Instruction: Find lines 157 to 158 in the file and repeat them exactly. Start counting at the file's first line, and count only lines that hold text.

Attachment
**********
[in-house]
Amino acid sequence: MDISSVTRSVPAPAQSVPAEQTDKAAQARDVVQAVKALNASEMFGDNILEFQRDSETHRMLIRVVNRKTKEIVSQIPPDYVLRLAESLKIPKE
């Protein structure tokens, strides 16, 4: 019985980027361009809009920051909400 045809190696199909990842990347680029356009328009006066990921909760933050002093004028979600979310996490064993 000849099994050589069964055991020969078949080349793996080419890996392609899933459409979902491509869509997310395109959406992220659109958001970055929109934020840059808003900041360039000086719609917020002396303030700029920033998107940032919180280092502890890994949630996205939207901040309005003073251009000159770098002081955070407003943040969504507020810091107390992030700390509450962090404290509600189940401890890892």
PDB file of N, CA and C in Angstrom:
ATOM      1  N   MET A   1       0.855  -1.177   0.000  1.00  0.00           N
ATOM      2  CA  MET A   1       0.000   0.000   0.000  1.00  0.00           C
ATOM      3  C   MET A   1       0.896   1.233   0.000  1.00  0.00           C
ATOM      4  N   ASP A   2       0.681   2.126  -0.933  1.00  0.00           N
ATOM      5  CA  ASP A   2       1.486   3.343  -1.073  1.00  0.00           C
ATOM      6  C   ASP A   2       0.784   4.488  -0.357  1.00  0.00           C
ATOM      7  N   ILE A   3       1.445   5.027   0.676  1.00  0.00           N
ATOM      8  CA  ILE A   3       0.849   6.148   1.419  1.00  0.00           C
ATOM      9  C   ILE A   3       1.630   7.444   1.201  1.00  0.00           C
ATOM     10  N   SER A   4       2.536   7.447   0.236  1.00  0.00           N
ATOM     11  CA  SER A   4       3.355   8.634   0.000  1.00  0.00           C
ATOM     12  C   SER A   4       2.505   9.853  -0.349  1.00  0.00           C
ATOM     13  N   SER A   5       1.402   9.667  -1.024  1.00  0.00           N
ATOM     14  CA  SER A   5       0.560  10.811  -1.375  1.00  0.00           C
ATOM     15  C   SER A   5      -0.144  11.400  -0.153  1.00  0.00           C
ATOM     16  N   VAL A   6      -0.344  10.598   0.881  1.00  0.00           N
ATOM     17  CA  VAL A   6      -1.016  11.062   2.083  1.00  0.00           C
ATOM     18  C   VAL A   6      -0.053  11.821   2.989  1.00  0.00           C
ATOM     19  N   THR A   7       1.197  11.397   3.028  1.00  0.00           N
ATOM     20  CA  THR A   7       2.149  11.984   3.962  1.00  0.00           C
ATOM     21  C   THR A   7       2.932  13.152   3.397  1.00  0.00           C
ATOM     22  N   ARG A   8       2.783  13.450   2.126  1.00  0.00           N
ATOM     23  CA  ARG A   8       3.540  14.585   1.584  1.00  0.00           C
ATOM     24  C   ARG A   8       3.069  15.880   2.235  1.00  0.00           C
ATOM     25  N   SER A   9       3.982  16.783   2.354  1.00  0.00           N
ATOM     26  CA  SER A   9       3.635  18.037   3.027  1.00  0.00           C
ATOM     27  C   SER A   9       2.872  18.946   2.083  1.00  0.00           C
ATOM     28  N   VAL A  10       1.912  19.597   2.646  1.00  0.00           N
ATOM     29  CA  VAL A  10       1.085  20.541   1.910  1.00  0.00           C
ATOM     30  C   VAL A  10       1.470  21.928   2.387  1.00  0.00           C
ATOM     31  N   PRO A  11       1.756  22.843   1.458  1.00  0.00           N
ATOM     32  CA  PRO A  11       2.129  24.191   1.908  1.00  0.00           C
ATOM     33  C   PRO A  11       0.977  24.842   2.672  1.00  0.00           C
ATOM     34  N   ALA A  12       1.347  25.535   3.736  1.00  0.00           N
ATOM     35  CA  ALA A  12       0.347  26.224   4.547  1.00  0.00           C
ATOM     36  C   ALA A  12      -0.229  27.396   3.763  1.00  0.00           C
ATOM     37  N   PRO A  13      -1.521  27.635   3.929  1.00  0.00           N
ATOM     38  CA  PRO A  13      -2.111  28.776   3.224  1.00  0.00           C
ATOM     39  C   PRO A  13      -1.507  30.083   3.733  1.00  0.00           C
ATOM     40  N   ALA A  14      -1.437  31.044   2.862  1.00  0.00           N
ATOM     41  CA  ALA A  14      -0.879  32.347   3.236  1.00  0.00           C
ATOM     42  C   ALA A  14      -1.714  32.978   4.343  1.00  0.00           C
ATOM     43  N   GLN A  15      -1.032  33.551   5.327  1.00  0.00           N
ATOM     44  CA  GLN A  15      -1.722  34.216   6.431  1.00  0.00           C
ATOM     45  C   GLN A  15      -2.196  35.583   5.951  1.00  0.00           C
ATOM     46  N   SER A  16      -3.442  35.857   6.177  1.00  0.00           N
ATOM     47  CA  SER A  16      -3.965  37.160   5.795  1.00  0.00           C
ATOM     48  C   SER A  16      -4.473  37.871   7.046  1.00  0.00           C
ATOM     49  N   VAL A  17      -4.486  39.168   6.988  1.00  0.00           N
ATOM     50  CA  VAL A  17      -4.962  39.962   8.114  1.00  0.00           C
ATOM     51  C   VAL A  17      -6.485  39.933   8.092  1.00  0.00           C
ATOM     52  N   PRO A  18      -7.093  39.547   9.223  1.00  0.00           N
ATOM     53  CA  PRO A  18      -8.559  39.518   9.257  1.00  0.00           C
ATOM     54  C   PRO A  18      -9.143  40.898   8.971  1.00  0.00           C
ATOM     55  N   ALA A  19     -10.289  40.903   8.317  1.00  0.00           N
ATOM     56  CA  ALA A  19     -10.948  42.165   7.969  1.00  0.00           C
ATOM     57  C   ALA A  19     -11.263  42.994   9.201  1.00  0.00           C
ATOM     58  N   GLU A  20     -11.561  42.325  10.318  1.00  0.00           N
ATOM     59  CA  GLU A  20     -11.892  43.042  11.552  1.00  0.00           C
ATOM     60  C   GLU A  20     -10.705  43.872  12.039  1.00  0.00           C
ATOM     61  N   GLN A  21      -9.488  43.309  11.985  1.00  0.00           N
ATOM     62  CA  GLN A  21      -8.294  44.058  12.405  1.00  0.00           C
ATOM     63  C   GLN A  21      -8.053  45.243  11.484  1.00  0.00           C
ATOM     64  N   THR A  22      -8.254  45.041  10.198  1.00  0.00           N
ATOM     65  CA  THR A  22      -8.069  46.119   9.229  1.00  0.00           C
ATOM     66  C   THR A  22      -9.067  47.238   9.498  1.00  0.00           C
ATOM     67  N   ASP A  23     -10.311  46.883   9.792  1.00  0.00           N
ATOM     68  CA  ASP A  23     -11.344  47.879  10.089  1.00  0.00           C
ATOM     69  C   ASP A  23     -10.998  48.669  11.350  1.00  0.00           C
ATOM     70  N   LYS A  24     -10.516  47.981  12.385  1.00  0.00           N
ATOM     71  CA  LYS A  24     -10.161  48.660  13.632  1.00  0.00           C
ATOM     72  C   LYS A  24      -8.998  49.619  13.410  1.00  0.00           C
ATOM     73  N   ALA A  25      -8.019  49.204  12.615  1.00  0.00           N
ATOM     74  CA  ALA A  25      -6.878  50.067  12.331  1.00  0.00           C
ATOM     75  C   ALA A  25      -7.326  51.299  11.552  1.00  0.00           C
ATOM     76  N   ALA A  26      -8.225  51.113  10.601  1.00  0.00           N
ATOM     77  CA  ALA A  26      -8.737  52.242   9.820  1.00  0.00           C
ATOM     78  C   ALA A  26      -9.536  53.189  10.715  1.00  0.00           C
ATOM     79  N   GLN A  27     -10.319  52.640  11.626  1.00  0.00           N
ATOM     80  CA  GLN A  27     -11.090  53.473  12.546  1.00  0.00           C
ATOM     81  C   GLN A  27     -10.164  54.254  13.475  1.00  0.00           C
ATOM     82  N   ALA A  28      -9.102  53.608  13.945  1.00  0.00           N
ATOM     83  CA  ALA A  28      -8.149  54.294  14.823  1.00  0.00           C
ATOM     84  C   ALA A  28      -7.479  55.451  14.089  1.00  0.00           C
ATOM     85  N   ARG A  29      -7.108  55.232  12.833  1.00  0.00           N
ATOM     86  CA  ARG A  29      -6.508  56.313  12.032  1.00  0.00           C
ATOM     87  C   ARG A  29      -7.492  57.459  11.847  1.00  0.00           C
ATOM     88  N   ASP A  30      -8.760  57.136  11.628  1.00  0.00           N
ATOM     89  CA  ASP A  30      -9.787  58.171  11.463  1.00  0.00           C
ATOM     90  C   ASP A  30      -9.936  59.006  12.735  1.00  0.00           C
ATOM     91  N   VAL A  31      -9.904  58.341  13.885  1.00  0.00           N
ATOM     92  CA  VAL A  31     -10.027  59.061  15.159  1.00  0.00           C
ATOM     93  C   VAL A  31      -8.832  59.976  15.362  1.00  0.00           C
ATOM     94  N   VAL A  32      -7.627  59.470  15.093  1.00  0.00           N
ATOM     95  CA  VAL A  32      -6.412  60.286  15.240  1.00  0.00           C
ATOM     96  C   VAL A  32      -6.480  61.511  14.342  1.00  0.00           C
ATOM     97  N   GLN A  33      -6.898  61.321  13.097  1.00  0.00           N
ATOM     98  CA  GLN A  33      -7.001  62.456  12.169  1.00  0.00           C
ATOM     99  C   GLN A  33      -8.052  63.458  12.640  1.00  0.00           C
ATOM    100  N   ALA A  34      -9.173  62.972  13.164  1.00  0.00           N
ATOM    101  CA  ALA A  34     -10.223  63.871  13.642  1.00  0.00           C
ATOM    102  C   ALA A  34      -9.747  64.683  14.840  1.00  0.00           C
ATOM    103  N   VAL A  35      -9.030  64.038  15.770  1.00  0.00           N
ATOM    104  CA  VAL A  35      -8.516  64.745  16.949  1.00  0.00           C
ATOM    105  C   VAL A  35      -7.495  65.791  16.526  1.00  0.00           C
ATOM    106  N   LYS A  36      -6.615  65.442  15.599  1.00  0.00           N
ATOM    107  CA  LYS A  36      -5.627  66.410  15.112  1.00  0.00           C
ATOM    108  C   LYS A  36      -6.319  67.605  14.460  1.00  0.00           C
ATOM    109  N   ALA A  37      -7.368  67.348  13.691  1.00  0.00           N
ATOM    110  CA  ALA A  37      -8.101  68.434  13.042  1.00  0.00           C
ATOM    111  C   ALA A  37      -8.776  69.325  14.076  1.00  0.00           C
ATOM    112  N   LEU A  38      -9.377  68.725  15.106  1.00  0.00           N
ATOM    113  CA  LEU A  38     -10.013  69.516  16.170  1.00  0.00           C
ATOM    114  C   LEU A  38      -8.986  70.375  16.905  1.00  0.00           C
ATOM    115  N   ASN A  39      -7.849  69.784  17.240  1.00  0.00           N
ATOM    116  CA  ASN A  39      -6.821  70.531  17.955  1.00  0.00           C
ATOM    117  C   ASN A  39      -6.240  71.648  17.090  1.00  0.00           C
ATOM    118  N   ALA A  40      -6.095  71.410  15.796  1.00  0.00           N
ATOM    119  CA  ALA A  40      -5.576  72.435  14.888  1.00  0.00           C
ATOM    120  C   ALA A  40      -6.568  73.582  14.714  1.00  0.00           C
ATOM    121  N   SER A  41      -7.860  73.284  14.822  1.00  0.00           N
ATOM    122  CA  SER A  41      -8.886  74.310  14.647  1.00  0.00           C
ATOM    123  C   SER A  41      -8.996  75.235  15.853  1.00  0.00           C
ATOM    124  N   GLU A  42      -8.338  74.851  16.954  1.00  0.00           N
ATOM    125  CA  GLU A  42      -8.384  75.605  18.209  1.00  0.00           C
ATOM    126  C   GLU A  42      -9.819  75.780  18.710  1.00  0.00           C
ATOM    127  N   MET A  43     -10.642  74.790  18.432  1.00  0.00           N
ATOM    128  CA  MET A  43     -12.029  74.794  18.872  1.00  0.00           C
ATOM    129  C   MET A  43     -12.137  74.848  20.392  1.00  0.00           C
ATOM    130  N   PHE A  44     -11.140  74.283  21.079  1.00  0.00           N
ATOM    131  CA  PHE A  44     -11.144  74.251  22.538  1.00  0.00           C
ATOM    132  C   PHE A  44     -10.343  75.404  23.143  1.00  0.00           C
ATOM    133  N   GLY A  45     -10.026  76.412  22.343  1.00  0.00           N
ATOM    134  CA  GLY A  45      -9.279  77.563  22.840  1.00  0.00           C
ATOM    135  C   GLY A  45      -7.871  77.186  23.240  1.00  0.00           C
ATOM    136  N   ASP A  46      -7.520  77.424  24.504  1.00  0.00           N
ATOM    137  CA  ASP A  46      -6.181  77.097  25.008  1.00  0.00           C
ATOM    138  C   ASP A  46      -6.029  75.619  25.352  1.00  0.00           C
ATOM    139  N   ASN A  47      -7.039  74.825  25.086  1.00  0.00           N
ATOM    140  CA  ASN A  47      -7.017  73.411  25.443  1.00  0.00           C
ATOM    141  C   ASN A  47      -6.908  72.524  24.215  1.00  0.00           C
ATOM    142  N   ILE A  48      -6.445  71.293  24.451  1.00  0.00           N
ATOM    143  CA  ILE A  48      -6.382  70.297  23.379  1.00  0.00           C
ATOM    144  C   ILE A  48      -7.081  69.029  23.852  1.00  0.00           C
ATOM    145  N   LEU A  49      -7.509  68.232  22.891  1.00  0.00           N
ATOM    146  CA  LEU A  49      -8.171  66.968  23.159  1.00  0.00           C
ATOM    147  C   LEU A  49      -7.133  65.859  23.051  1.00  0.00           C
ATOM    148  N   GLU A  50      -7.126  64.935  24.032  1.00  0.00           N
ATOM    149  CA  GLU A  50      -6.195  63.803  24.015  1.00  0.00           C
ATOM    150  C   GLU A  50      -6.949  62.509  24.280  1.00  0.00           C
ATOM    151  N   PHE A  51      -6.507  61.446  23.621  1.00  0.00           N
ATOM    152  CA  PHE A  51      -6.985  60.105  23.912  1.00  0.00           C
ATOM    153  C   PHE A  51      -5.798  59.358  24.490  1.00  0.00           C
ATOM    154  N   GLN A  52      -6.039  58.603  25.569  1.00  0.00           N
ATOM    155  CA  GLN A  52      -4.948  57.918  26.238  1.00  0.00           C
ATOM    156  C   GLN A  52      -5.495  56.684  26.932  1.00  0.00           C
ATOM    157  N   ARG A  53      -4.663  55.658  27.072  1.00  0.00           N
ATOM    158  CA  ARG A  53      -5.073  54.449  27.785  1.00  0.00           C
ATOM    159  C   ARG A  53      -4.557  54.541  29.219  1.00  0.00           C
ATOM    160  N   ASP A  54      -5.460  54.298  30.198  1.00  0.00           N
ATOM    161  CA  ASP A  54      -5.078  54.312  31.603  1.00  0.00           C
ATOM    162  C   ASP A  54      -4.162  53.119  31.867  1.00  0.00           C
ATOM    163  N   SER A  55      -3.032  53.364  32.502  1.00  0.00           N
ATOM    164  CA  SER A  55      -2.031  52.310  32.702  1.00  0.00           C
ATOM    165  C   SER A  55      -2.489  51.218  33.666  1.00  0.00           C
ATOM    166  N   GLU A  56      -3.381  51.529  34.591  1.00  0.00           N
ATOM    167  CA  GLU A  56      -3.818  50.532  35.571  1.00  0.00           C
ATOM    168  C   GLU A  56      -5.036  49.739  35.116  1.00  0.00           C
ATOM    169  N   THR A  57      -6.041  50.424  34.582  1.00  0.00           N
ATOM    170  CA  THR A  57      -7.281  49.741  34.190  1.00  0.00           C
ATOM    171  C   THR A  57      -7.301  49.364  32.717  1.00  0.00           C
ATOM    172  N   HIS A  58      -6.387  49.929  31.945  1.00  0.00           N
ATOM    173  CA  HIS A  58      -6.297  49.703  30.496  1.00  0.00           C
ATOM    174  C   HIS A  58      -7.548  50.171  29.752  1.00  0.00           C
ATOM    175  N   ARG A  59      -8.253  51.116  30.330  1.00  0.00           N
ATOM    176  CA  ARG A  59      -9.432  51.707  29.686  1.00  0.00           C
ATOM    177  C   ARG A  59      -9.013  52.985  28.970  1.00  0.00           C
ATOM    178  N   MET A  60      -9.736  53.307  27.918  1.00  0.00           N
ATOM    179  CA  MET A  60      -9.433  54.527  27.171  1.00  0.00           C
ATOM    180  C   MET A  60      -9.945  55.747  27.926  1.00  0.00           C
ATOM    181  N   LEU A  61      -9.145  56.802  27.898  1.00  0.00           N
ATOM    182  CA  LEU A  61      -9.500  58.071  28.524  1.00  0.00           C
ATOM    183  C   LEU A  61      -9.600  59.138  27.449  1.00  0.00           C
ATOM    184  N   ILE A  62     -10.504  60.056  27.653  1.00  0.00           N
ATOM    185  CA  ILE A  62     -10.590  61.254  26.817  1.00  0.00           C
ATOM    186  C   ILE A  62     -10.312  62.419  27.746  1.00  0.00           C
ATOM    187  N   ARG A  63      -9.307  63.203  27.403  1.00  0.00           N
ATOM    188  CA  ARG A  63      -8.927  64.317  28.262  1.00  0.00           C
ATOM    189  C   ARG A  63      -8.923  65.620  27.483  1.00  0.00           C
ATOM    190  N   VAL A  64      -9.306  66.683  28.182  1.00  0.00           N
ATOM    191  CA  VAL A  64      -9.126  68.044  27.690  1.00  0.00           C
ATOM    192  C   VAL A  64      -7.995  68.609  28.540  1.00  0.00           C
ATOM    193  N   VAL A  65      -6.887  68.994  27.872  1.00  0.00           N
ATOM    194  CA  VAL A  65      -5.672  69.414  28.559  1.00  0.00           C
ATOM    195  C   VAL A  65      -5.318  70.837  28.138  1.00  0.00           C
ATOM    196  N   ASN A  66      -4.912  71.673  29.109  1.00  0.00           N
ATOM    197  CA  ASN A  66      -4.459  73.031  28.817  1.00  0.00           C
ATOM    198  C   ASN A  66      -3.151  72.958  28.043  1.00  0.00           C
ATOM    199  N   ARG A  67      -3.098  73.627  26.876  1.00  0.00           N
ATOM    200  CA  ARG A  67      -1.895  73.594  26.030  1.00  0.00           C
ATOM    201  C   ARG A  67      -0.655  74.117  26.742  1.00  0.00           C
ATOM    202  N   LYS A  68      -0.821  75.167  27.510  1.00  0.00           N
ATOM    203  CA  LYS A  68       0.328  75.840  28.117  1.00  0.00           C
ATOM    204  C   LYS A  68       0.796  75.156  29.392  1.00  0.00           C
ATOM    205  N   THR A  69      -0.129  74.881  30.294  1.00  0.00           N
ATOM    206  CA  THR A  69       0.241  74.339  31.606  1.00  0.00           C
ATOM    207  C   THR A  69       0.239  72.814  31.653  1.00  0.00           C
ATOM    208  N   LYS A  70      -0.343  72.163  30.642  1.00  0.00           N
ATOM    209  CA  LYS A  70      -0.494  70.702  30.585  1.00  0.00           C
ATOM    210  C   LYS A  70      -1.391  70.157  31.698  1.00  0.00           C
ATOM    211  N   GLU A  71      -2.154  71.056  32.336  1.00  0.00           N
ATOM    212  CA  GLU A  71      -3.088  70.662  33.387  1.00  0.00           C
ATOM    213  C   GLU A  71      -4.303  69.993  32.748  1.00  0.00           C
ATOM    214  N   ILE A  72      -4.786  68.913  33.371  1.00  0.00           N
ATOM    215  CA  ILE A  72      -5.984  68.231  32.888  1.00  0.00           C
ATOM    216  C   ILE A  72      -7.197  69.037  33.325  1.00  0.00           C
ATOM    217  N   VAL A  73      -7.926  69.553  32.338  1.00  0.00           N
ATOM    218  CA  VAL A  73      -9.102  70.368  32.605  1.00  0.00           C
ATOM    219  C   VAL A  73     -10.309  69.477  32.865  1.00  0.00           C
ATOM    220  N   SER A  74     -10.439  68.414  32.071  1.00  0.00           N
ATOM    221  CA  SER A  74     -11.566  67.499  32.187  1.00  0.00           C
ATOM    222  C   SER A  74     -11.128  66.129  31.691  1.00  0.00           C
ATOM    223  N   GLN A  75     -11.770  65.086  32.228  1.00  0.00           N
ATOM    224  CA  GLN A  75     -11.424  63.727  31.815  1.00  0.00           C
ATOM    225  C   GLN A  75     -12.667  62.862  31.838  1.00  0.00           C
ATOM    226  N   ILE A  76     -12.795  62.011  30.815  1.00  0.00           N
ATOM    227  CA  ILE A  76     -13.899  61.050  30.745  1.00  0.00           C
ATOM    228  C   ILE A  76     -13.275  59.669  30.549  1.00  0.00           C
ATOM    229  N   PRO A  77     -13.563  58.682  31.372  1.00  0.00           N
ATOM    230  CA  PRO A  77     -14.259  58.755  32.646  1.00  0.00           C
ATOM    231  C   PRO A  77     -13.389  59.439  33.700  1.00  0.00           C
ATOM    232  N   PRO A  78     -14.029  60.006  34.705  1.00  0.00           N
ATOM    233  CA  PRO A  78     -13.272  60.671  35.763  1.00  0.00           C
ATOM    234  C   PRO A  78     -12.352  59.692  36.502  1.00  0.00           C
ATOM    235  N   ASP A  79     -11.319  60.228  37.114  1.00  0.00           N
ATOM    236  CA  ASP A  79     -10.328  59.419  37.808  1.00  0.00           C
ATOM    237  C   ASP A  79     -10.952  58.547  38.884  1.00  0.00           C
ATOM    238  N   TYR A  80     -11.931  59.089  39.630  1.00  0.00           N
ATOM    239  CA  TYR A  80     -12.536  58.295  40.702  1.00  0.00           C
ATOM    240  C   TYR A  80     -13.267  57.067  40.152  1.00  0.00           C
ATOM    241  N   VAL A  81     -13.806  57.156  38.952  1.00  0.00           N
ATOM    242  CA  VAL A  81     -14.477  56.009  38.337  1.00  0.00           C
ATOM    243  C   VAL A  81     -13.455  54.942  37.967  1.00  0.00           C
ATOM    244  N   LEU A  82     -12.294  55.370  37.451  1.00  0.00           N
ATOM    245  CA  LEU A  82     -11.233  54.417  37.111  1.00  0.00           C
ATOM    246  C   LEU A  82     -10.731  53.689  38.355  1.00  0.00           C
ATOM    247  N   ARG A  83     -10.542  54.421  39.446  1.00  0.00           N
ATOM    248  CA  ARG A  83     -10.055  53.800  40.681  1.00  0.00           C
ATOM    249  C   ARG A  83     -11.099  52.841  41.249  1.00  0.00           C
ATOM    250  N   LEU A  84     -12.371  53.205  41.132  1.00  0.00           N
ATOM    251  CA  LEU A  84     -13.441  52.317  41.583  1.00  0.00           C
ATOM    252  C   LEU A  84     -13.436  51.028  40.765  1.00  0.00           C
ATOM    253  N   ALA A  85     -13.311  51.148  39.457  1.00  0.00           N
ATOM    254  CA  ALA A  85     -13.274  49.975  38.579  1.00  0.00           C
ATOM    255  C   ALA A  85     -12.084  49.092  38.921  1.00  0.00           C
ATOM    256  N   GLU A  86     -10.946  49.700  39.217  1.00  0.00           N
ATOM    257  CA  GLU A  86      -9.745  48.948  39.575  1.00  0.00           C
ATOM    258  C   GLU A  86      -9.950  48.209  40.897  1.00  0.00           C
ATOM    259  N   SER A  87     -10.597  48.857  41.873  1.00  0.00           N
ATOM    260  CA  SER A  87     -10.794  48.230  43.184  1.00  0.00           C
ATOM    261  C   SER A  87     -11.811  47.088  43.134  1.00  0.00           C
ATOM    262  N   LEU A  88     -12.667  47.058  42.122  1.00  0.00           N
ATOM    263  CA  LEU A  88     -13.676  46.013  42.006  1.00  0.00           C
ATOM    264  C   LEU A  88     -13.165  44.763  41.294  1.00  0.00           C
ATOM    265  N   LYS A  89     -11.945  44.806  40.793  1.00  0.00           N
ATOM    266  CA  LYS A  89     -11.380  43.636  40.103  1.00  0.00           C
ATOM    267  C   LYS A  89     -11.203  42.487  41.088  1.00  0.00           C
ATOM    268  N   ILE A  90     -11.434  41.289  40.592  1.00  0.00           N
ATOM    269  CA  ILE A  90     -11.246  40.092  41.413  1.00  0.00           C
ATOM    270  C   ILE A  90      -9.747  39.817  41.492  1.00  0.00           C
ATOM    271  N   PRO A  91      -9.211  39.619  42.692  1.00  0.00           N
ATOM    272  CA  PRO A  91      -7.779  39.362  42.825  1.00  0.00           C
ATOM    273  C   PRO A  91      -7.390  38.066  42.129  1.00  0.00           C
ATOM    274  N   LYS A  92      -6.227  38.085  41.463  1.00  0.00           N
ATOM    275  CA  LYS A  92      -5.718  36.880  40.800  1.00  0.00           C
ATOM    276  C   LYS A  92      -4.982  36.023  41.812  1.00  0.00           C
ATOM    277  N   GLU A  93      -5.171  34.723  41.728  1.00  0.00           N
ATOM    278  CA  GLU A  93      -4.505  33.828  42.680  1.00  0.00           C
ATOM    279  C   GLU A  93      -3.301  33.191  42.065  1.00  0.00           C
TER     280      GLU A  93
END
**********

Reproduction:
ATOM    153  C   PHE A  51      -5.798  59.358  24.490  1.00  0.00           C
ATOM    154  N   GLN A  52      -6.039  58.603  25.569  1.00  0.00           N